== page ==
“This doesn’t mean that social commerce has reached a dead end for the US consumers. It will just take time for shoppers to adjust and adapt to this new way of shopping,” said Katie Hansen, Senior Analyst of Retail and E-commerce at Mintel.

Generative AI Will Improve the Brand Experience

Consumers are likely to warm to social commerce as more brands embrace the format and transition away from traditional e-commerce channels.

Going forward, technologies like generative artificial intelligence and natural language processing should improve the social commerce experience by enabling consumers to engage in real-time conversations with their favourite brands, increasing the likelihood that they’ll make a purchase.

Augmented reality and virtuality should also make the experience more immersive; hardware could become more accessible as costs come down.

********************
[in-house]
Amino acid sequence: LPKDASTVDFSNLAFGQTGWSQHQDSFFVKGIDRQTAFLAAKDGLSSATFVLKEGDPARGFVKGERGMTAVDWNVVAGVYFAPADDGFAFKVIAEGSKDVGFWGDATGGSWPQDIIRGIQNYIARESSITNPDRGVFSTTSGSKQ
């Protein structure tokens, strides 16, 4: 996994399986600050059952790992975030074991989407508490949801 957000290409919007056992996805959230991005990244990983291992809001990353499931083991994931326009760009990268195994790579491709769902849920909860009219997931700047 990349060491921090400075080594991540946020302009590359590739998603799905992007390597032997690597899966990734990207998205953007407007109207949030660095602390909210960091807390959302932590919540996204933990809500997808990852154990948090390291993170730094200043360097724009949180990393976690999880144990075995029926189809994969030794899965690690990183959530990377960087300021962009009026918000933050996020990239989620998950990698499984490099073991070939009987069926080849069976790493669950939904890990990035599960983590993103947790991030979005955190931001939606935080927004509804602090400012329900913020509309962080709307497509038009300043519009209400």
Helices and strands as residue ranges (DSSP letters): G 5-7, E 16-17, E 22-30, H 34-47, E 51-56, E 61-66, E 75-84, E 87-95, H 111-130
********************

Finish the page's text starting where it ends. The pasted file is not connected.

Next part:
How to Invest in Social Commerce

ETFs, or exchange-traded funds, offer an economical and diversified way to invest in a variety of stocks within a particular theme.

Funds in Focus: the ProShares Online Retail ETF

The ProShares Online Retail ETF [ONLN], which has Sea in its top 10 holdings, has allocated 79.5% of its portfolio to consumer discretionary, followed by media and entertainment (4.6%) and healthcare equipment and services (4%), as of 3 October. The fund is down 6.9% in the past year and down 4.5% in the past six months.

The Global X E-commerce ETF [EBIZ], which also holds Sea, had allocated 69.9% of its portfolio to consumer discretionary, as of 30 September. Communication services and information technology have allocations of 11.4% and 10.2% respectively, while industrials and financials have weightings of 7.4% and 1.2%. The fund is up 6.7% in the past year and down 2.2% in the past six months.

The EMQQ Emerging Markets Internet & Ecommerce UCITS ETF [EMQQ] doesn’t offer a sector breakdown. The fund is up 2.1% in the past year and down 9.6% in the past six months.